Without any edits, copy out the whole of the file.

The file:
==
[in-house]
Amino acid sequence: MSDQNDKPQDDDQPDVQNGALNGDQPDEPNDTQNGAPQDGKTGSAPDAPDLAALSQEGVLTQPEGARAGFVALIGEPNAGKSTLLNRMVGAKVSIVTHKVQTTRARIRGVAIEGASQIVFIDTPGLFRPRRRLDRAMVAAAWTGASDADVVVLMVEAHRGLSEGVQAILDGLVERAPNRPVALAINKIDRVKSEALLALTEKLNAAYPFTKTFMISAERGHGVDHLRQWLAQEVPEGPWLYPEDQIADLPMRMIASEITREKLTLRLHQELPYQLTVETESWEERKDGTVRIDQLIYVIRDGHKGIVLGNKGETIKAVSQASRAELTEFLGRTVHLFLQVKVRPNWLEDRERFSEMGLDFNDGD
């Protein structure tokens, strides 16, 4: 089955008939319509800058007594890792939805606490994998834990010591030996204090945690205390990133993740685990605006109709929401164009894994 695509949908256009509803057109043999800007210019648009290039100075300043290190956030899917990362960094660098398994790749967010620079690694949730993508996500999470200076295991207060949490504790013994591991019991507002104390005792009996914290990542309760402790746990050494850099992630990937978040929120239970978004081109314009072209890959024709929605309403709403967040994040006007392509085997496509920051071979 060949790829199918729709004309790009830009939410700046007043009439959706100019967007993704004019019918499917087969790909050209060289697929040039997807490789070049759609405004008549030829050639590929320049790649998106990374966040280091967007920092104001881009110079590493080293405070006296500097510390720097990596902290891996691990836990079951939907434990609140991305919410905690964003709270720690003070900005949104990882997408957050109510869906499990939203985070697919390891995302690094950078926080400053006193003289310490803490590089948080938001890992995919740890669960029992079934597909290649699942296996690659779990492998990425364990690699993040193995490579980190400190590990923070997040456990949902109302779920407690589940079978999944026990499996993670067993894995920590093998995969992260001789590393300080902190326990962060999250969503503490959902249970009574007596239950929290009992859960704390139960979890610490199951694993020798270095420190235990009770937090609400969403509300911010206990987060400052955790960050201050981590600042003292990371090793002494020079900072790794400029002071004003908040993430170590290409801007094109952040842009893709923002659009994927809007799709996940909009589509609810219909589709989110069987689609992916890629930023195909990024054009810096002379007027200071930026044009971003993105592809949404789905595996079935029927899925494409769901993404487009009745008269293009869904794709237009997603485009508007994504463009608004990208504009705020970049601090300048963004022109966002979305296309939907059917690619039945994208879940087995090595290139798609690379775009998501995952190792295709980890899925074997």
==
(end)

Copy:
[in-house]
Amino acid sequence: MSDQNDKPQDDDQPDVQNGALNGDQPDEPNDTQNGAPQDGKTGSAPDAPDLAALSQEGVLTQPEGARAGFVALIGEPNAGKSTLLNRMVGAKVSIVTHKVQTTRARIRGVAIEGASQIVFIDTPGLFRPRRRLDRAMVAAAWTGASDADVVVLMVEAHRGLSEGVQAILDGLVERAPNRPVALAINKIDRVKSEALLALTEKLNAAYPFTKTFMISAERGHGVDHLRQWLAQEVPEGPWLYPEDQIADLPMRMIASEITREKLTLRLHQELPYQLTVETESWEERKDGTVRIDQLIYVIRDGHKGIVLGNKGETIKAVSQASRAELTEFLGRTVHLFLQVKVRPNWLEDRERFSEMGLDFNDGD
């Protein structure tokens, strides 16, 4: 089955008939319509800058007594890792939805606490994998834990010591030996204090945690205390990133993740685990605006109709929401164009894994 695509949908256009509803057109043999800007210019648009290039100075300043290190956030899917990362960094660098398994790749967010620079690694949730993508996500999470200076295991207060949490504790013994591991019991507002104390005792009996914290990542309760402790746990050494850099992630990937978040929120239970978004081109314009072209890959024709929605309403709403967040994040006007392509085997496509920051071979 060949790829199918729709004309790009830009939410700046007043009439959706100019967007993704004019019918499917087969790909050209060289697929040039997807490789070049759609405004008549030829050639590929320049790649998106990374966040280091967007920092104001881009110079590493080293405070006296500097510390720097990596902290891996691990836990079951939907434990609140991305919410905690964003709270720690003070900005949104990882997408957050109510869906499990939203985070697919390891995302690094950078926080400053006193003289310490803490590089948080938001890992995919740890669960029992079934597909290649699942296996690659779990492998990425364990690699993040193995490579980190400190590990923070997040456990949902109302779920407690589940079978999944026990499996993670067993894995920590093998995969992260001789590393300080902190326990962060999250969503503490959902249970009574007596239950929290009992859960704390139960979890610490199951694993020798270095420190235990009770937090609400969403509300911010206990987060400052955790960050201050981590600042003292990371090793002494020079900072790794400029002071004003908040993430170590290409801007094109952040842009893709923002659009994927809007799709996940909009589509609810219909589709989110069987689609992916890629930023195909990024054009810096002379007027200071930026044009971003993105592809949404789905595996079935029927899925494409769901993404487009009745008269293009869904794709237009997603485009508007994504463009608004990208504009705020970049601090300048963004022109966002979305296309939907059917690619039945994208879940087995090595290139798609690379775009998501995952190792295709980890899925074997």